Yes! The thing is, at times she said to us, ‘this isn’t how it happened. I didn’t do it this way.’ And we’d said, ‘no. But if you want people to feel how you felt, we need to shoot it this way. You need to change it.’ And that gave her insight into the process. We weren’t making a documentary about the present. We had to recreate, because these were things that had already happened to her. Right off the bat, we knew we couldn’t do a documentary. I mean, sure, you can have recreations and voiceover, which is fine; but I think in this case this was how the movie had to be made. You could argue that every movie is a documentary, because it’s documenting something, you know. Making Jurassic Park is a documentary of how everybody felt in that moment.
We value acting as being this approximation of the real. So if you’re approximating or reaching the real in acting, and in performance, and in everything else, then what are you shooting? Are you shooting fiction or the real thing?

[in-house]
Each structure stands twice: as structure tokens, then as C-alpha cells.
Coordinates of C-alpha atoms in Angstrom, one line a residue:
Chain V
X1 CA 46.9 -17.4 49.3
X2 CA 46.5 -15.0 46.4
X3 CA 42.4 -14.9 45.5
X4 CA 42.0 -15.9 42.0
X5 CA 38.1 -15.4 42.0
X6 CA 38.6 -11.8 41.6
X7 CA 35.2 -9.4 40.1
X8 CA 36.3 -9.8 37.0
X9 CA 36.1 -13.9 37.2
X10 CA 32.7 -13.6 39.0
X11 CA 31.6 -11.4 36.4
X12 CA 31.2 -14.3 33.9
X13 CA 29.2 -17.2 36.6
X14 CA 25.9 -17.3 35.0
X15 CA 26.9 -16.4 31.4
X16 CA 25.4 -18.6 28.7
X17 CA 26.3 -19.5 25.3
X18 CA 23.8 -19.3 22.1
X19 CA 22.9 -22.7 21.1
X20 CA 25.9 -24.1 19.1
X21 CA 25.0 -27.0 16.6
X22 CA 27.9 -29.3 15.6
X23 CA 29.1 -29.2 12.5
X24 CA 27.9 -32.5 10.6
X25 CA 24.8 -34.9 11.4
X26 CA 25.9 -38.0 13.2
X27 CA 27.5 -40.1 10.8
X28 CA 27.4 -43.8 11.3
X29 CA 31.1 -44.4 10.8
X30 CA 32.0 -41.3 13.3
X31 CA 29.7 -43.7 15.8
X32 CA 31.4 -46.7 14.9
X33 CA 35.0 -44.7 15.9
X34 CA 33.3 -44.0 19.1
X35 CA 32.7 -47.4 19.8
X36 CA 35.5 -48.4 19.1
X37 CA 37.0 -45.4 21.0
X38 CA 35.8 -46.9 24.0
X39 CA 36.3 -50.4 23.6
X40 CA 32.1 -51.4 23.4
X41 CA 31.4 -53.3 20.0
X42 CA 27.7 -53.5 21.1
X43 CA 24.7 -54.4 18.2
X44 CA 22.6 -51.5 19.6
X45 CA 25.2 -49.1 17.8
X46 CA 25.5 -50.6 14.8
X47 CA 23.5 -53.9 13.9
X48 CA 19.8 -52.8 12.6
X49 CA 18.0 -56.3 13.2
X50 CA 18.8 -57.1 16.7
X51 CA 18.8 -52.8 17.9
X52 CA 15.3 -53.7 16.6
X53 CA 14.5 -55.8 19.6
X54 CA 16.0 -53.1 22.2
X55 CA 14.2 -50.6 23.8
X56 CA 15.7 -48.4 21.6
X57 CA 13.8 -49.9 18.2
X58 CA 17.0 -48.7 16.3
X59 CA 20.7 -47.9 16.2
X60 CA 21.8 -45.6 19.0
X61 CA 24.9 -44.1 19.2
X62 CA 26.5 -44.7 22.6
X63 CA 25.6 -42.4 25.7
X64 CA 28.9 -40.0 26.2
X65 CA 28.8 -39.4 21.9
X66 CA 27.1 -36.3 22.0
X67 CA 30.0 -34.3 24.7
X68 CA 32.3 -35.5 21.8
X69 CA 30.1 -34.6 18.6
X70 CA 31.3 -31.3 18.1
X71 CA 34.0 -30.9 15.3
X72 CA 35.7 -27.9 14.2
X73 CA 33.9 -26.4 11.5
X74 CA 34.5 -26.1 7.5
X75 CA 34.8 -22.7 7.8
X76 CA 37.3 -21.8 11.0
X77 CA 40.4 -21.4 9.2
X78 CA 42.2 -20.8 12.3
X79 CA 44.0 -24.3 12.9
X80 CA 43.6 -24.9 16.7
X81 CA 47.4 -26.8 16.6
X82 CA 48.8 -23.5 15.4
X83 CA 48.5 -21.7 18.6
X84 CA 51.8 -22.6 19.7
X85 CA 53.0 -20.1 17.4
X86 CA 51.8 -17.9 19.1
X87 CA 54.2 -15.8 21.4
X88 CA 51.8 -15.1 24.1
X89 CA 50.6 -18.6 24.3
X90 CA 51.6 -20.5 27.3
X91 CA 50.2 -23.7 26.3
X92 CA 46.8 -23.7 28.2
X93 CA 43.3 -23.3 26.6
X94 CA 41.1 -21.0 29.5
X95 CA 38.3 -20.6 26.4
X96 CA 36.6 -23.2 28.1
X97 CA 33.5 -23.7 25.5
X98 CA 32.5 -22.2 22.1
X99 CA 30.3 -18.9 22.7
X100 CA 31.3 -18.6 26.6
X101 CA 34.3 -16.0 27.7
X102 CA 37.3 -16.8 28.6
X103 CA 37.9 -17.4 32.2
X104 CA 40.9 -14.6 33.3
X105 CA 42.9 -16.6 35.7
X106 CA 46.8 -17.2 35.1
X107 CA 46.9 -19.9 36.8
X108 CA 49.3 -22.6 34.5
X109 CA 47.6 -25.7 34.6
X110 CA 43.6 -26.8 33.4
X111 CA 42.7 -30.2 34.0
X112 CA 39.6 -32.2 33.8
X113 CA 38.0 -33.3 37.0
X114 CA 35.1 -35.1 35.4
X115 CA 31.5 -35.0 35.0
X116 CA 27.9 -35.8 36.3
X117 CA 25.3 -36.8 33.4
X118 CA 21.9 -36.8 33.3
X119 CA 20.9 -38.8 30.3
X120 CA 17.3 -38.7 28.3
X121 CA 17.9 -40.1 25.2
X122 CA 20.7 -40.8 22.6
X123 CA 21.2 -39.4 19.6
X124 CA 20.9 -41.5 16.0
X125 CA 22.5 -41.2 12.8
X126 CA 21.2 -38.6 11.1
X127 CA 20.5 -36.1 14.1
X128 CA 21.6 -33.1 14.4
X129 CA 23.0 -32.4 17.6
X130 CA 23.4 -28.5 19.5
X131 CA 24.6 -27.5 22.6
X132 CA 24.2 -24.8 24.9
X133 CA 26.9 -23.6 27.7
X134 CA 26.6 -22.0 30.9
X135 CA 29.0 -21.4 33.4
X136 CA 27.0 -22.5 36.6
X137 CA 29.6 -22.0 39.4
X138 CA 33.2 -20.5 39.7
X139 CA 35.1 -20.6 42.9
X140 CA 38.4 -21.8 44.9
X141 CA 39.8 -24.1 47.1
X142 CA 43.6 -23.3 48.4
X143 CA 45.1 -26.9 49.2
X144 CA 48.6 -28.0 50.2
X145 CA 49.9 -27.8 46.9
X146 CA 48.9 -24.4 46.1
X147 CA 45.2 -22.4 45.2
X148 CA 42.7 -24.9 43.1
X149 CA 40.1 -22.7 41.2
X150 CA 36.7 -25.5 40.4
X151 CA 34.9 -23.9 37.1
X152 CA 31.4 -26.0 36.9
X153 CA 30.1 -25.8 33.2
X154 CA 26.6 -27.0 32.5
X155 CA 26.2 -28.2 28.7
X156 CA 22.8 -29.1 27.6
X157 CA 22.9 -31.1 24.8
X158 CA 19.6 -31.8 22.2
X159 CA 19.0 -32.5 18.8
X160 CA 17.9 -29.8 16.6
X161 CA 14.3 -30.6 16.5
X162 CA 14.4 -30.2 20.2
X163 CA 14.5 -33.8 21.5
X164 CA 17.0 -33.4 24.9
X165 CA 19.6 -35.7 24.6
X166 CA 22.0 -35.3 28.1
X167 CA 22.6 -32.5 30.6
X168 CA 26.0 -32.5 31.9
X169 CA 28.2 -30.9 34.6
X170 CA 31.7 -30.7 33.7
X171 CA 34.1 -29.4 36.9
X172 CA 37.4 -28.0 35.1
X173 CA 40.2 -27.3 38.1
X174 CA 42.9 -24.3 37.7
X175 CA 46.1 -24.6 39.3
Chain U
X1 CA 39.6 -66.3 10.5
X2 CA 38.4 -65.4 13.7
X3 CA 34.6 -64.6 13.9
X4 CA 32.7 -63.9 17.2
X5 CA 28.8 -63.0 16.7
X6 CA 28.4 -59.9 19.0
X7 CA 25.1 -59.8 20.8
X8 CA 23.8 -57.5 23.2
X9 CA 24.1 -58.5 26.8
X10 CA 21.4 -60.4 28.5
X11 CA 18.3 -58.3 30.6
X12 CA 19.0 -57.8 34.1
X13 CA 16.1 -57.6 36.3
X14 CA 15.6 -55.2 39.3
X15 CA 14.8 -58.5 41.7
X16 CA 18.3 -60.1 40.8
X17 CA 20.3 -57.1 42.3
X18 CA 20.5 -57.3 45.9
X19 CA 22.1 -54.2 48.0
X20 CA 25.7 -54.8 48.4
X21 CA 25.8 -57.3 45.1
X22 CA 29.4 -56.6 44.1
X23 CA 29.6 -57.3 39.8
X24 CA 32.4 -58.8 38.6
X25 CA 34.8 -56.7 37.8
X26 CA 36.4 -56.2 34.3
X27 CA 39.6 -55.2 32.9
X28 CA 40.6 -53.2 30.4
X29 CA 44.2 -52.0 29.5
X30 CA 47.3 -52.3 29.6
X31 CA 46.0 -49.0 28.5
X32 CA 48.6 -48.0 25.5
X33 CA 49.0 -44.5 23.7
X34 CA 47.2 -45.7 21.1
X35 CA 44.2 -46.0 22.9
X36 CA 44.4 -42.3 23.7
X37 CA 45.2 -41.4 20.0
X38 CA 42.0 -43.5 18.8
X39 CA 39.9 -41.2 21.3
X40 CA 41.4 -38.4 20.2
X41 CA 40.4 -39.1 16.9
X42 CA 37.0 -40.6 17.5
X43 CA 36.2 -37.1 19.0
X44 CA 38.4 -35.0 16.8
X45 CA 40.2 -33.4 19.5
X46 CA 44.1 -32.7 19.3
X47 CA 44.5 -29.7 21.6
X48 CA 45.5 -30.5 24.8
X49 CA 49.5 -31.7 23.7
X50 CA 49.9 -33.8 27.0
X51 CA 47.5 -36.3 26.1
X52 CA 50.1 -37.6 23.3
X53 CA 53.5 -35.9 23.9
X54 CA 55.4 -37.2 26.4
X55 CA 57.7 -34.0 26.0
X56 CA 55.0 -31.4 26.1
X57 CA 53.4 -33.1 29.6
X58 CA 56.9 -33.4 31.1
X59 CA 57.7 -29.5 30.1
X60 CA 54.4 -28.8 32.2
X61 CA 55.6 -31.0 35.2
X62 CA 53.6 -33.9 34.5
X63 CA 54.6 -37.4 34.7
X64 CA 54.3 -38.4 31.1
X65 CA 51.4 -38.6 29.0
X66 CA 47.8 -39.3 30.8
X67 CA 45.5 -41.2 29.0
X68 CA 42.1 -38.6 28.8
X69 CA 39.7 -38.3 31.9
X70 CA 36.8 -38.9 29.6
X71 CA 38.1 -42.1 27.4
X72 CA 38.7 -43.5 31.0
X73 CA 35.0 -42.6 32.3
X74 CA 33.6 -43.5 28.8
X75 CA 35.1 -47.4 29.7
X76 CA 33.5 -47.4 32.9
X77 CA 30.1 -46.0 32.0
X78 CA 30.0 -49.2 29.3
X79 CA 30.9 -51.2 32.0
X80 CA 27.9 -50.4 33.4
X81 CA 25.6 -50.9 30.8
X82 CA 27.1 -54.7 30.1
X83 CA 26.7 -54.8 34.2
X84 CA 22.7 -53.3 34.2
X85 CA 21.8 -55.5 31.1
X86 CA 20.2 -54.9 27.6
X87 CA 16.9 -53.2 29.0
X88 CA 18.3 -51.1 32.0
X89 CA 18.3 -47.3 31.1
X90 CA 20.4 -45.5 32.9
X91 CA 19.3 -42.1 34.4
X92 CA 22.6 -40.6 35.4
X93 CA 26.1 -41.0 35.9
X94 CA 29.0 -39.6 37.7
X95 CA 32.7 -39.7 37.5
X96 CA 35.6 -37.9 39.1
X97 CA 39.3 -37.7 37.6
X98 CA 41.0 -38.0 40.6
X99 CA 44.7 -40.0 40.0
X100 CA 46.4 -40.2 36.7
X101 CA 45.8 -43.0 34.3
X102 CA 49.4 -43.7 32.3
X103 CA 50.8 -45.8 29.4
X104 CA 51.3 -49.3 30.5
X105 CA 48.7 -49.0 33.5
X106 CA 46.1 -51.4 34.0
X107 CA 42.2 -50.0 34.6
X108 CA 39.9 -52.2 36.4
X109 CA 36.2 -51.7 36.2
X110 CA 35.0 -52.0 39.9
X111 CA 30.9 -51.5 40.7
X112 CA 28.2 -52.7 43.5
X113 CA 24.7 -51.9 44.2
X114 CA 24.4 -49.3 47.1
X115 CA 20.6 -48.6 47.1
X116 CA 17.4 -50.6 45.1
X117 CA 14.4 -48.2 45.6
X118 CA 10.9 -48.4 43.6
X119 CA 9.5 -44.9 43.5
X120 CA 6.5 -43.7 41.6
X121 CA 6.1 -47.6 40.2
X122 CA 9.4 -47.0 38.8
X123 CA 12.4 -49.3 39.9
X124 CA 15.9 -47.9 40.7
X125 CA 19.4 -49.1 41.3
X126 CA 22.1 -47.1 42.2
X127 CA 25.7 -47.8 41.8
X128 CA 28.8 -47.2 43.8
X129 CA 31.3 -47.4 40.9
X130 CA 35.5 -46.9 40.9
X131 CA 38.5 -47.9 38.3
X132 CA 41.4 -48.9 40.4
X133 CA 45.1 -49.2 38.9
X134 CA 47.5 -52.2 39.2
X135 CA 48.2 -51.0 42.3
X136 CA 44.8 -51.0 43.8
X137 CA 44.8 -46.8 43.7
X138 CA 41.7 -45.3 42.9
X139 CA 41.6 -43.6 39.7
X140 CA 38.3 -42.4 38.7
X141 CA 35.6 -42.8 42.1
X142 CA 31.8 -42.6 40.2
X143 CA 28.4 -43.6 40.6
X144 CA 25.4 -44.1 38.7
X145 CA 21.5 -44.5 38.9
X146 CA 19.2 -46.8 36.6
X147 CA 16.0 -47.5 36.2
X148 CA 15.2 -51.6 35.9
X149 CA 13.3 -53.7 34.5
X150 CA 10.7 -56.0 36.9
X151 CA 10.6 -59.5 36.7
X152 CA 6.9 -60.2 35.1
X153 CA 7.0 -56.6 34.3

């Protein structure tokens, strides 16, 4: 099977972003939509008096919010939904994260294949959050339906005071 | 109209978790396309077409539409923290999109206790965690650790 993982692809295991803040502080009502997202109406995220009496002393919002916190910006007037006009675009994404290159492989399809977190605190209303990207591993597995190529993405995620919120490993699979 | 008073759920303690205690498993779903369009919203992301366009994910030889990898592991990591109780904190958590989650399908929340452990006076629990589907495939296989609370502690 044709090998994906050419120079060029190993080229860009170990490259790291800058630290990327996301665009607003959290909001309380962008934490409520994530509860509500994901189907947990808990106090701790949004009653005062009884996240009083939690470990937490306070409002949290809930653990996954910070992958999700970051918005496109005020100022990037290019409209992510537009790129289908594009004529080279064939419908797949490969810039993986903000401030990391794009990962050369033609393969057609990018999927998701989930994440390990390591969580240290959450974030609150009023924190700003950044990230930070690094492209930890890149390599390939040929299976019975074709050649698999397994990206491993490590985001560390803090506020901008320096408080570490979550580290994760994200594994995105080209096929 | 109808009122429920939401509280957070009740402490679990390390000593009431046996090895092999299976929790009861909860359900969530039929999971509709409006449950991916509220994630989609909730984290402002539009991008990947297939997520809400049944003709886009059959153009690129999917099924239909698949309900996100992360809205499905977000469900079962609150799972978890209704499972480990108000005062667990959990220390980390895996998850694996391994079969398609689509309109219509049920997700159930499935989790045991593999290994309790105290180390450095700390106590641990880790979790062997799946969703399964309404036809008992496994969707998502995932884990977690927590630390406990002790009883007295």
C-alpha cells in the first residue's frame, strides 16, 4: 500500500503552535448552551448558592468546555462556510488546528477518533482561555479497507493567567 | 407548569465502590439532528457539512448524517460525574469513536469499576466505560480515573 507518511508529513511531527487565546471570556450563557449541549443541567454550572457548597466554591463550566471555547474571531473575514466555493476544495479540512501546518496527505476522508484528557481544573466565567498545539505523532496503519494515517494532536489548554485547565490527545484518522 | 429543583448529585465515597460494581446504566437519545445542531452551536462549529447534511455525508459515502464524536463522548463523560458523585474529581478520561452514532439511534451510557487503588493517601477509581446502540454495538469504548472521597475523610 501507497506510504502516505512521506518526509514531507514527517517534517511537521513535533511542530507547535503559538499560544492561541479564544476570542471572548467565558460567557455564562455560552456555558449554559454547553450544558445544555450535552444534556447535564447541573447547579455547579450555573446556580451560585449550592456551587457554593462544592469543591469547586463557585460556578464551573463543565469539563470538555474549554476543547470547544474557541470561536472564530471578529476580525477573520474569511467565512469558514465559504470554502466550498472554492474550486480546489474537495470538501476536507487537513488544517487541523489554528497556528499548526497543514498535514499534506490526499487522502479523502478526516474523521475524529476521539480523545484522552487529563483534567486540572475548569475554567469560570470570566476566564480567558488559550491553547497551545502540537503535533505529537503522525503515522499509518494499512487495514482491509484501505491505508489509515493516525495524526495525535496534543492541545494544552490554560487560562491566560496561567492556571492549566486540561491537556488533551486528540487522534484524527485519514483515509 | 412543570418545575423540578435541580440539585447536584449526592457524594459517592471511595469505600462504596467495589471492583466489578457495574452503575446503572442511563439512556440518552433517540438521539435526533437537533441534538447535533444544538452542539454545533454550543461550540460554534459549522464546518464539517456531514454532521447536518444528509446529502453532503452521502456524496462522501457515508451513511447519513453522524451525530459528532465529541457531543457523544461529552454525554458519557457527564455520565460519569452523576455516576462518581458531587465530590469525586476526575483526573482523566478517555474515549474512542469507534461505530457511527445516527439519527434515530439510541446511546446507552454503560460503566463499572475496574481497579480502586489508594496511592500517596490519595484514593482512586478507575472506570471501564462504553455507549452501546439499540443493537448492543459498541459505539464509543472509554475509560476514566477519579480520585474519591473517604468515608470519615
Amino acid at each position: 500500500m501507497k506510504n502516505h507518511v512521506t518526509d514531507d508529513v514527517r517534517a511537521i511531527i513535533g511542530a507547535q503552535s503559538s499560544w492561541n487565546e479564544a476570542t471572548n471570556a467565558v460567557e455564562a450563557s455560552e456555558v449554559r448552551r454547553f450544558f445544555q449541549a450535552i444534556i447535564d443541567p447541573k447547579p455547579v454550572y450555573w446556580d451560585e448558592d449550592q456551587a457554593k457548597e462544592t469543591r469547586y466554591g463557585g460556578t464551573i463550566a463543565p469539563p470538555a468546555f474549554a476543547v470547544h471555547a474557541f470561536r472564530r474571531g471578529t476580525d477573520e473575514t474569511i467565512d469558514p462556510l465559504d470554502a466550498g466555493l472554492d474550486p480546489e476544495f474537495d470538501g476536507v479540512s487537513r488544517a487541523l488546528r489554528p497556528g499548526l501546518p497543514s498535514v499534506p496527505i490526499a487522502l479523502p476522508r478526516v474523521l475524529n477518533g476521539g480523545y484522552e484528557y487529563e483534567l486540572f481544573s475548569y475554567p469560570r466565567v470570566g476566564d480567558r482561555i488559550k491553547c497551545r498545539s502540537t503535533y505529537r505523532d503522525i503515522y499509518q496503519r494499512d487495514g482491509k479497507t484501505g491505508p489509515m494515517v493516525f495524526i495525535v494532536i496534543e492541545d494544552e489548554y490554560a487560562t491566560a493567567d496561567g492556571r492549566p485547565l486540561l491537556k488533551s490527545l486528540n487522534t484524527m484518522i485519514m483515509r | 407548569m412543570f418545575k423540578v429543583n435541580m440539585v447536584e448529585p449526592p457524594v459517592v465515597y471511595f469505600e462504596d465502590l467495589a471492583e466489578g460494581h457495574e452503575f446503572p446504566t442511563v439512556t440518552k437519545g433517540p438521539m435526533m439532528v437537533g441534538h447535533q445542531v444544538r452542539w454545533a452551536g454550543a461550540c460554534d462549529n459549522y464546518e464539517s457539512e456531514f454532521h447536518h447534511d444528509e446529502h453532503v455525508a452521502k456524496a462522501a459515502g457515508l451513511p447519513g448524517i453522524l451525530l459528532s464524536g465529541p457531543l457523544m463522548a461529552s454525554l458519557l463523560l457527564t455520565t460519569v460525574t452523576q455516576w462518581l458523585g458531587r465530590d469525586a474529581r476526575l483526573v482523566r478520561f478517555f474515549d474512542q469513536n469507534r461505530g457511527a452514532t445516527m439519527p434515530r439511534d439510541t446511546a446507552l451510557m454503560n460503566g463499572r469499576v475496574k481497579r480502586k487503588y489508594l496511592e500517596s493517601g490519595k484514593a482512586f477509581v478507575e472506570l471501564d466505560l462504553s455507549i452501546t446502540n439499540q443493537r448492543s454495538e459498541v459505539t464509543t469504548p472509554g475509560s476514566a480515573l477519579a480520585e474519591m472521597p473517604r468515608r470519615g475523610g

I think that the distinction really has to do with whether you’re making a movie or a documentary, and I think improperly so. It’s like, ‘oh, what did you see?’
‘Oh, I just saw a documentary.’
I don’t know how many times I’ve heard that. It’s a shame. It’s depressing. Because a documentary could be just as powerful. It’s like there are two different things. Either you’re using real to make a movie, or you’re using fake to make a movie. That’s the difference. And, in Heaven Knows What, we were using fake based on real and it blurs the line. Arielle’s not playing herself. She’s playing a fictionalised version of herself, re-enacting moments of her life. That makes it a little more unclear. There are a lot of movies that have done this. Shirley Clarke: she made a lot of strange hybrid films that are beautiful. The Iranians were making a lot of films in the 1990s that were blending reality and fiction.